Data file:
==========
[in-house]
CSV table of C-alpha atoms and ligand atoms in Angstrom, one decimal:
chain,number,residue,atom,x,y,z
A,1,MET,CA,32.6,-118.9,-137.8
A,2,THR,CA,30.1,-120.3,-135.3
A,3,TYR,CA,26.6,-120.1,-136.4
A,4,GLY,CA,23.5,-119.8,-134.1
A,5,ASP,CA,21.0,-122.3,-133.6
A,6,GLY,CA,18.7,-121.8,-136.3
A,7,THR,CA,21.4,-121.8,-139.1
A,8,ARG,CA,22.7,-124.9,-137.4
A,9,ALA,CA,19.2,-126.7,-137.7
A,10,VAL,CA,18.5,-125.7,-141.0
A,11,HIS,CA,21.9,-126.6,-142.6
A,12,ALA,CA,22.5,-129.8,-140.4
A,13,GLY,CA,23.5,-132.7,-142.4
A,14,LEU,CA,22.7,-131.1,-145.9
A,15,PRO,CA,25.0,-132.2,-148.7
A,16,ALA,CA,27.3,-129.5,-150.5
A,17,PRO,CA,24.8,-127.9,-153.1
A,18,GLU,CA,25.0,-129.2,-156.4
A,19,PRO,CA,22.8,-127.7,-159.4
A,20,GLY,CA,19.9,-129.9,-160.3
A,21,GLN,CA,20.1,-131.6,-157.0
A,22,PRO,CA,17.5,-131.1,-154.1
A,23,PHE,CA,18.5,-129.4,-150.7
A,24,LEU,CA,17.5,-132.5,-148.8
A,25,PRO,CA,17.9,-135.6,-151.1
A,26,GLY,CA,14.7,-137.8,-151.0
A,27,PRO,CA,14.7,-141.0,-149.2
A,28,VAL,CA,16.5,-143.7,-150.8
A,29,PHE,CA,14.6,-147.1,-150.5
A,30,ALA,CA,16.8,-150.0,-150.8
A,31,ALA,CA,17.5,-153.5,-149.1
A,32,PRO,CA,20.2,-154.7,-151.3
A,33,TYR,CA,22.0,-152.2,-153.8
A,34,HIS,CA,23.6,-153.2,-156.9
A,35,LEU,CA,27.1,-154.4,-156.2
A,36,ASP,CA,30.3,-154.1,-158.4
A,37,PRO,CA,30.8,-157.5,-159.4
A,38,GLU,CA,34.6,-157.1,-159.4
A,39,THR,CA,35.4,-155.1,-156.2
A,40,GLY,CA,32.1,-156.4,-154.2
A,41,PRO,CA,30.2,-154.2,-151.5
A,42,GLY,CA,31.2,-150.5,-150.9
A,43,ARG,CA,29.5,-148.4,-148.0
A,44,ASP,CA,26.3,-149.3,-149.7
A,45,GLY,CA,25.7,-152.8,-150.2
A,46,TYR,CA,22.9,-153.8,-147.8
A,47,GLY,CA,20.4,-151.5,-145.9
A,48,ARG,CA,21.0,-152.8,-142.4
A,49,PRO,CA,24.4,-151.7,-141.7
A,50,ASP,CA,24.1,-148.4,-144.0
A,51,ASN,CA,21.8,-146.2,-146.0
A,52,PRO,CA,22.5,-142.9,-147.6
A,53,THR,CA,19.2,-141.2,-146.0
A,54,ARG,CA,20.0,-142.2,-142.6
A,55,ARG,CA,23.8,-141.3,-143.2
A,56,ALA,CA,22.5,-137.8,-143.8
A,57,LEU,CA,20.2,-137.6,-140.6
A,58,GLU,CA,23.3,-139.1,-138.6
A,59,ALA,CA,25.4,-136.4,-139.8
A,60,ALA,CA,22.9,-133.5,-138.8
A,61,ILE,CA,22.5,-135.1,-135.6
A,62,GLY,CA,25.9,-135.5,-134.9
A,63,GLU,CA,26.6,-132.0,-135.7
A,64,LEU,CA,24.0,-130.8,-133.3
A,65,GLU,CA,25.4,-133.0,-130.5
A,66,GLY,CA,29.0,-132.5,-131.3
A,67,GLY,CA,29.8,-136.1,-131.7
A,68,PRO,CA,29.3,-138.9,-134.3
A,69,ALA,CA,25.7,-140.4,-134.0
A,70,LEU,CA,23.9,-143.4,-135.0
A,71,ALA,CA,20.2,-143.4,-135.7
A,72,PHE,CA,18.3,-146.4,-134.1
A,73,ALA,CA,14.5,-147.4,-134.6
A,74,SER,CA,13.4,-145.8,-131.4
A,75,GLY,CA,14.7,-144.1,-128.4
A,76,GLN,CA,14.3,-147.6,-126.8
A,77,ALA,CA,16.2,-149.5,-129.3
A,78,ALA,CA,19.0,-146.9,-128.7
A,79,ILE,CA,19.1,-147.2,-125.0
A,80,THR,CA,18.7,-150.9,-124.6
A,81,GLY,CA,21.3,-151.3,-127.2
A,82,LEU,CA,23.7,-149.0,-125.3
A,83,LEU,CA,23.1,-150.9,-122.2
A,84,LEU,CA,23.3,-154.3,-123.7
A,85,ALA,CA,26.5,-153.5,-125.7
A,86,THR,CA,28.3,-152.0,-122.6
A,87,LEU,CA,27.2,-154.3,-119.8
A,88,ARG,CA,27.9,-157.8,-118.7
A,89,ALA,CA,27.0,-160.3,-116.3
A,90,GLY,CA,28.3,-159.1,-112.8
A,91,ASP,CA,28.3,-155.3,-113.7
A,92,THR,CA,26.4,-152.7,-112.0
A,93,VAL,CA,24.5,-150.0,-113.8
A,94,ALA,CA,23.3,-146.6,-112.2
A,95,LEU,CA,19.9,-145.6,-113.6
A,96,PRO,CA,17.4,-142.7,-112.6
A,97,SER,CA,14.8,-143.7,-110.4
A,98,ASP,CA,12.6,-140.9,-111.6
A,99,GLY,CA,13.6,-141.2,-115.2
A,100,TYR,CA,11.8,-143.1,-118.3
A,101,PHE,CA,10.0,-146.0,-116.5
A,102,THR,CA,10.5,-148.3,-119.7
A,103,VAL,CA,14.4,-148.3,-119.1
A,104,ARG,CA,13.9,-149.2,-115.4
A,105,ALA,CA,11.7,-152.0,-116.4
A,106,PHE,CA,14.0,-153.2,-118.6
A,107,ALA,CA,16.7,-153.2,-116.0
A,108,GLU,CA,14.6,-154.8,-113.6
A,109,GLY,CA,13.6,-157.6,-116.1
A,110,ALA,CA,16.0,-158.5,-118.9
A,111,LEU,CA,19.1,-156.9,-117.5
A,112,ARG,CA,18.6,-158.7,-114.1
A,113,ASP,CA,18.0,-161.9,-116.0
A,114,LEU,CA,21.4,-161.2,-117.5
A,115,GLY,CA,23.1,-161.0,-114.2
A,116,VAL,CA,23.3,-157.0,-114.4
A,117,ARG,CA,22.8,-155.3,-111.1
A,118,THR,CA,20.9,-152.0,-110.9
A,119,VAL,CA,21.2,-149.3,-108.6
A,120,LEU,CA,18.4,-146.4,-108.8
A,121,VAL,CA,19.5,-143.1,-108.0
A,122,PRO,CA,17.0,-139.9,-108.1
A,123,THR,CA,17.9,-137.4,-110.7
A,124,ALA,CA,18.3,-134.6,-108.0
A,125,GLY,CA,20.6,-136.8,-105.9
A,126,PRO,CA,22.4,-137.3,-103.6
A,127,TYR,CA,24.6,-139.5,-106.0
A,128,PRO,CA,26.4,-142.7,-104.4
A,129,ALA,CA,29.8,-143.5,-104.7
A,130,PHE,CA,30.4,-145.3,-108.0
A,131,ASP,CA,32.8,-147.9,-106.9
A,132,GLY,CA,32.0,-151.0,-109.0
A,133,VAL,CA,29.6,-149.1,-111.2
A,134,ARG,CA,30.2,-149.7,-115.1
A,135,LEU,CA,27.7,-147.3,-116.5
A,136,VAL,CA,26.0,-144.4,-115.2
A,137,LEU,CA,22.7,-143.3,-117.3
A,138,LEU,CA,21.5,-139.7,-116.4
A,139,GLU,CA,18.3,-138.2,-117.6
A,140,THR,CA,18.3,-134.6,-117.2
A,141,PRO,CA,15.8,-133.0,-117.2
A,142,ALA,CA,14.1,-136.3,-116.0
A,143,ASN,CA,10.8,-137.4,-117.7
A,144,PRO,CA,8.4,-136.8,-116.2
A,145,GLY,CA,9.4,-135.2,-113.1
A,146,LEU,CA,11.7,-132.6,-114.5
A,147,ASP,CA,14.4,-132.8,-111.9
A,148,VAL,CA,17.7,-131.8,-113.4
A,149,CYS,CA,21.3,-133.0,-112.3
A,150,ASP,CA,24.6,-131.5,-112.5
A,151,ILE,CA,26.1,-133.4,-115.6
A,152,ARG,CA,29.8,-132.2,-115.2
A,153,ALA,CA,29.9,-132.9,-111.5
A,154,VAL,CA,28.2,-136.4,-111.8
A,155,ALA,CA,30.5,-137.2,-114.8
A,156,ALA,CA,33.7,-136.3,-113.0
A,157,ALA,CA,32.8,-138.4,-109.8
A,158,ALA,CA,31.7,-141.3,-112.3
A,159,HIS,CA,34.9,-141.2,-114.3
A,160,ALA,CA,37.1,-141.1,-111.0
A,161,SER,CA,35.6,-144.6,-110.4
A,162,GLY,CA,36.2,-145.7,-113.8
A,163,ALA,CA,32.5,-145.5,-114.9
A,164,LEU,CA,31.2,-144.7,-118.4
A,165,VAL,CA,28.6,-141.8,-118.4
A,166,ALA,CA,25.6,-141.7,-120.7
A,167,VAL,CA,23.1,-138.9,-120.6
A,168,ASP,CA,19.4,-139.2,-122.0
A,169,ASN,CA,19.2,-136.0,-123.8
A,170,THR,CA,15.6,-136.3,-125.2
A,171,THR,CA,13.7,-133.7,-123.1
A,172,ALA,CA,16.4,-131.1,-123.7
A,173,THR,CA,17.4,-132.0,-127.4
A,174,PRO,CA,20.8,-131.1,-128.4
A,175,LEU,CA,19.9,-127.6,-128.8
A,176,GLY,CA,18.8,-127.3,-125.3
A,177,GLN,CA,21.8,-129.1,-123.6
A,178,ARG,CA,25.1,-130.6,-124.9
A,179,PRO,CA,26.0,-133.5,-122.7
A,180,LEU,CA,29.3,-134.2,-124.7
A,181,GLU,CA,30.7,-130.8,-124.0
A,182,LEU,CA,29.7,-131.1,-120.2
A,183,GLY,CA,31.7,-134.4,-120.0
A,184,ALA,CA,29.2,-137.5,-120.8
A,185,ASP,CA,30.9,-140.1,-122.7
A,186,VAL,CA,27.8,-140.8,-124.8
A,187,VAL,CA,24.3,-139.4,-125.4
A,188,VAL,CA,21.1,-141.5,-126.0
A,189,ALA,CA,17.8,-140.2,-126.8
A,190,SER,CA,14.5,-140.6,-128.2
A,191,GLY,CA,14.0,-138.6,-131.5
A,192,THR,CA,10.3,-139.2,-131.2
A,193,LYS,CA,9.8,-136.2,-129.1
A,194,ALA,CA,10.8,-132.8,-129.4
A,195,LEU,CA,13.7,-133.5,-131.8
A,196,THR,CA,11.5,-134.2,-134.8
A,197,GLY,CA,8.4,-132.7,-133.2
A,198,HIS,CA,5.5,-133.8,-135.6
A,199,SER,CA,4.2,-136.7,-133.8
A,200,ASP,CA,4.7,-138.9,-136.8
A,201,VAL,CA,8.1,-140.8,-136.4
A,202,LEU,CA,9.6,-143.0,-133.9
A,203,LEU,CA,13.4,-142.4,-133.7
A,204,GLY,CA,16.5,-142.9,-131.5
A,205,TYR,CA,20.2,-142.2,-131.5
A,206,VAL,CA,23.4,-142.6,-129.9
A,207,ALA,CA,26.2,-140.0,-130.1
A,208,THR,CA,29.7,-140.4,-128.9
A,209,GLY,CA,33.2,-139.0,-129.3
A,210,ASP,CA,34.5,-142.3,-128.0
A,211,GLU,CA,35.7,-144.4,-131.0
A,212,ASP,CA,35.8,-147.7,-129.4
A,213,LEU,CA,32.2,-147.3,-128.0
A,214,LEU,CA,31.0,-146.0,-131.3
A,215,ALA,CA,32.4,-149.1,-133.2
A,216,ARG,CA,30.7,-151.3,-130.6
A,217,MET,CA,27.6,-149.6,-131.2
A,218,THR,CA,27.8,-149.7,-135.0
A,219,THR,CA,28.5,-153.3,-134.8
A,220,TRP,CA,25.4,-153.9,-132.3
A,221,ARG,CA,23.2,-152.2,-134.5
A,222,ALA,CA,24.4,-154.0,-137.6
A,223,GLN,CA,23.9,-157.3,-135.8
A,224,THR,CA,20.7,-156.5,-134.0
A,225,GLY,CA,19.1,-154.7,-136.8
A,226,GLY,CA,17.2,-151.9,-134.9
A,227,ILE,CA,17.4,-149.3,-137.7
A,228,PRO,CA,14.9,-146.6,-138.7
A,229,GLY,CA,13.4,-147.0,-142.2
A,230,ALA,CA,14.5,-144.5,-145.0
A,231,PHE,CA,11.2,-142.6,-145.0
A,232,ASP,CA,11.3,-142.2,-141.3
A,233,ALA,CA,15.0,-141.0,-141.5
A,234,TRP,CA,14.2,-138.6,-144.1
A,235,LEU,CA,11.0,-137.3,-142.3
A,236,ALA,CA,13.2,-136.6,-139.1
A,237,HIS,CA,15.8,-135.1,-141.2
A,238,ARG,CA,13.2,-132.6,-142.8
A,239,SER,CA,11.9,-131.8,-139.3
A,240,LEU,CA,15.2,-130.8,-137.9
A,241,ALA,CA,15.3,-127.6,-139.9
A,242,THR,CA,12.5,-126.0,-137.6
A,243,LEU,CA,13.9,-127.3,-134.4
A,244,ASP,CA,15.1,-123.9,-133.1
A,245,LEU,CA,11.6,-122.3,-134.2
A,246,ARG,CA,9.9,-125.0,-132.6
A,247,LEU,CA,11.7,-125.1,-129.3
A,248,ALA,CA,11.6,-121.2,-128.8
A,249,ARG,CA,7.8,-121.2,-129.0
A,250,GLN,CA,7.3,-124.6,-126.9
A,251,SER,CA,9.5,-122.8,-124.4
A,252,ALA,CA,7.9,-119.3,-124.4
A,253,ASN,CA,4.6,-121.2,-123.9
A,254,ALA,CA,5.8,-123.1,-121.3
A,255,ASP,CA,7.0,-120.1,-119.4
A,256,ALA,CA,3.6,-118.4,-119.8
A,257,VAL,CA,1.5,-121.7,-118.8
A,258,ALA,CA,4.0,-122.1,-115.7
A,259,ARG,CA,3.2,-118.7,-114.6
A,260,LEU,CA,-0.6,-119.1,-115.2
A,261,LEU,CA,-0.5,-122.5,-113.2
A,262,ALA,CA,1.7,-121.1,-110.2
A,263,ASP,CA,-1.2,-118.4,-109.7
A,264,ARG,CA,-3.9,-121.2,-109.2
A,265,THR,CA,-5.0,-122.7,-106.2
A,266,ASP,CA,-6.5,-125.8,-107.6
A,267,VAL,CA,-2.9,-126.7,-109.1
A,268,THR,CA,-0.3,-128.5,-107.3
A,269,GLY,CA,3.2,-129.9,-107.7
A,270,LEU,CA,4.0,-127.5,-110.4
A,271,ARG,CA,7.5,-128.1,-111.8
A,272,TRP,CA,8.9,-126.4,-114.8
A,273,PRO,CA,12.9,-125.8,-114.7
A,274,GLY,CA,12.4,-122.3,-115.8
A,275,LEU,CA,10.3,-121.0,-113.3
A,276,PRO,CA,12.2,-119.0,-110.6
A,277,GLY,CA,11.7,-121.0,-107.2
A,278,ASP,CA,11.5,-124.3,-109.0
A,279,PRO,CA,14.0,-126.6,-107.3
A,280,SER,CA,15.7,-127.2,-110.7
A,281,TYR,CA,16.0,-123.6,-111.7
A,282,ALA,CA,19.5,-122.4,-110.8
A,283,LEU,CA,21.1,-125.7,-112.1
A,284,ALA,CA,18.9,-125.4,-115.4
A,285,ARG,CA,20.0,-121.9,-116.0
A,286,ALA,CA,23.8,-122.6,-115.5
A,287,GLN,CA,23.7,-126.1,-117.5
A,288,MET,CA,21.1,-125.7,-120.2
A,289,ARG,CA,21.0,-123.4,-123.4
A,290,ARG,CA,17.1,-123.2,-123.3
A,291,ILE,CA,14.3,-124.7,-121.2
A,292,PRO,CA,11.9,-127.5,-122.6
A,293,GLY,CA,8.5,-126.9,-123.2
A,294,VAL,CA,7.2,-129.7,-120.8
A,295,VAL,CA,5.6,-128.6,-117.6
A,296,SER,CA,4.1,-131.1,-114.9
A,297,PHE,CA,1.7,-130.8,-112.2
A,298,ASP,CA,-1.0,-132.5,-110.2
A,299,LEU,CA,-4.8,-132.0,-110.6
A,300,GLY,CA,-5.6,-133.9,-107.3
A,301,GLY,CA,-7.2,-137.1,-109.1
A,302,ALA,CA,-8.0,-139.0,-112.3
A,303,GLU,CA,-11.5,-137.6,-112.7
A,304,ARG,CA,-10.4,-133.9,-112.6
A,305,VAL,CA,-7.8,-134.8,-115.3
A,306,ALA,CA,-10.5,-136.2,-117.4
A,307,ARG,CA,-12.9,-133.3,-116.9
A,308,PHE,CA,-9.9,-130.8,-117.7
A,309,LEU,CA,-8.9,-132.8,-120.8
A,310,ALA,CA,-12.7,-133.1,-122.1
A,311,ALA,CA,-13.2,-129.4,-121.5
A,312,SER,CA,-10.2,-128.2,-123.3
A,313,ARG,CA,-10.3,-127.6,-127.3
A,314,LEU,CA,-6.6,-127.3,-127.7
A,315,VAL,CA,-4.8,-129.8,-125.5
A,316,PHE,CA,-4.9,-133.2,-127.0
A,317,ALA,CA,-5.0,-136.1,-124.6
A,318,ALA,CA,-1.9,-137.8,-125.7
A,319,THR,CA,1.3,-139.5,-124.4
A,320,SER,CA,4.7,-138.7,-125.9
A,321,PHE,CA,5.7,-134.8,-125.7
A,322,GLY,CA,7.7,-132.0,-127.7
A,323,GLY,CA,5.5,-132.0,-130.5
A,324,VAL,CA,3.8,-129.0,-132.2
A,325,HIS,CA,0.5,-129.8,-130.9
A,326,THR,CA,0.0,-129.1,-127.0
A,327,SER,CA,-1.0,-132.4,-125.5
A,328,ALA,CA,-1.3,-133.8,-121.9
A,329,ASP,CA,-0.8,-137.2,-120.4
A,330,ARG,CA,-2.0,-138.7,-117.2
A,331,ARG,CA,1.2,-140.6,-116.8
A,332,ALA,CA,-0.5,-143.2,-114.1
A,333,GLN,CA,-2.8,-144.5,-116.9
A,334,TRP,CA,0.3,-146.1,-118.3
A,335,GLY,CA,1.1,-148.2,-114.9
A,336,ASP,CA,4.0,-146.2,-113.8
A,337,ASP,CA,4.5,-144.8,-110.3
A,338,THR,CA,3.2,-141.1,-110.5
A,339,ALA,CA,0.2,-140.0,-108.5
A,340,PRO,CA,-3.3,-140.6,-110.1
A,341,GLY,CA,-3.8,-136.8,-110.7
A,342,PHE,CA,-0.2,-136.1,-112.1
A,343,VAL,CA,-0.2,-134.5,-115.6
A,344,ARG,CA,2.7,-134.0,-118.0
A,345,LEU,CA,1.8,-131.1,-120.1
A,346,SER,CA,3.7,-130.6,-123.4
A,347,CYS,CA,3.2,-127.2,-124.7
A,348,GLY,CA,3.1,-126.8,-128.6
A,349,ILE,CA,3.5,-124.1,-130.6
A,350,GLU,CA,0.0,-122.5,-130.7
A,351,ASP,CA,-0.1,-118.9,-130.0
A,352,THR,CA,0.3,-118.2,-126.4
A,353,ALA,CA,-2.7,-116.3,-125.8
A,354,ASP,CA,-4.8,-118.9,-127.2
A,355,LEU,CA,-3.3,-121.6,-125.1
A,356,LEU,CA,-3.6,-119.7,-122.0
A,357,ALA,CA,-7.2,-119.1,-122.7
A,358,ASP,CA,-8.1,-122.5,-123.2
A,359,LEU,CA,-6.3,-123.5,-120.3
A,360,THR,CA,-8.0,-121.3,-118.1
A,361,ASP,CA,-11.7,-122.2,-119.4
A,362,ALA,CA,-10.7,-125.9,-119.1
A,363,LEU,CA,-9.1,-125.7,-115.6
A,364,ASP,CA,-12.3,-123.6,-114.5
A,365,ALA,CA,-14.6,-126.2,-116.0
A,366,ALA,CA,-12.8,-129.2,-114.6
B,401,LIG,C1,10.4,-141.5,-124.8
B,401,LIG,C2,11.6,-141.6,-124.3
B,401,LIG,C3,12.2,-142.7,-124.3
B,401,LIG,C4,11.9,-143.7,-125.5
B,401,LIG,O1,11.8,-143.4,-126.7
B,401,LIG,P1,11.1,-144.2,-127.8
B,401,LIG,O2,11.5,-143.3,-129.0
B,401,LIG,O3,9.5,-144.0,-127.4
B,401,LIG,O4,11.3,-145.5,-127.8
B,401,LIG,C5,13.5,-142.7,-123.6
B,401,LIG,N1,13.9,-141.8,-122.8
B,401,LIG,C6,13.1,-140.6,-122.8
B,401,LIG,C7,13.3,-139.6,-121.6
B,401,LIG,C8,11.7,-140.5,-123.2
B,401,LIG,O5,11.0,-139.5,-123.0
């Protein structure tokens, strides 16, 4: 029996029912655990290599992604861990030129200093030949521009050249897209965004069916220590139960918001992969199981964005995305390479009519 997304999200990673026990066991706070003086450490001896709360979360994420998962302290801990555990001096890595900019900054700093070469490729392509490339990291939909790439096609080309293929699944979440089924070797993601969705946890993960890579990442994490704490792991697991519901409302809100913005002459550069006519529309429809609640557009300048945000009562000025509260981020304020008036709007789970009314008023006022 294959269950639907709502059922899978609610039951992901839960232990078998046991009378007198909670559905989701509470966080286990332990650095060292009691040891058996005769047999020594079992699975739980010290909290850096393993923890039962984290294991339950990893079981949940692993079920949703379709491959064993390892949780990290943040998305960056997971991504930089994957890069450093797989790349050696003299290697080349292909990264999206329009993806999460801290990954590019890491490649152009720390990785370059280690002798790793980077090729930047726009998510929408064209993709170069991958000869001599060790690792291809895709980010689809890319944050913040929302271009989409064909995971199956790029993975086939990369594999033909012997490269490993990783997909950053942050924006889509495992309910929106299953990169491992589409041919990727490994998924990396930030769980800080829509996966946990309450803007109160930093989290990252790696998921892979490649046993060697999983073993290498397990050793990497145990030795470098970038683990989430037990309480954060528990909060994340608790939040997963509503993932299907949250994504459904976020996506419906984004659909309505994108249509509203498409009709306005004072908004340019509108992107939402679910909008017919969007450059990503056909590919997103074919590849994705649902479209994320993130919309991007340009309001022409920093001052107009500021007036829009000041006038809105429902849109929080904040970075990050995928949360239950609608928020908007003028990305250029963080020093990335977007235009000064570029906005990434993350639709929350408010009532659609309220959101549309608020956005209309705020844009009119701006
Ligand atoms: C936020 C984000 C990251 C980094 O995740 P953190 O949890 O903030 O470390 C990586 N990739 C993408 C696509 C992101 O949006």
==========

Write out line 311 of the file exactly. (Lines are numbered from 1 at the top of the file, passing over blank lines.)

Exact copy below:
A,308,PHE,CA,-9.9,-130.8,-117.7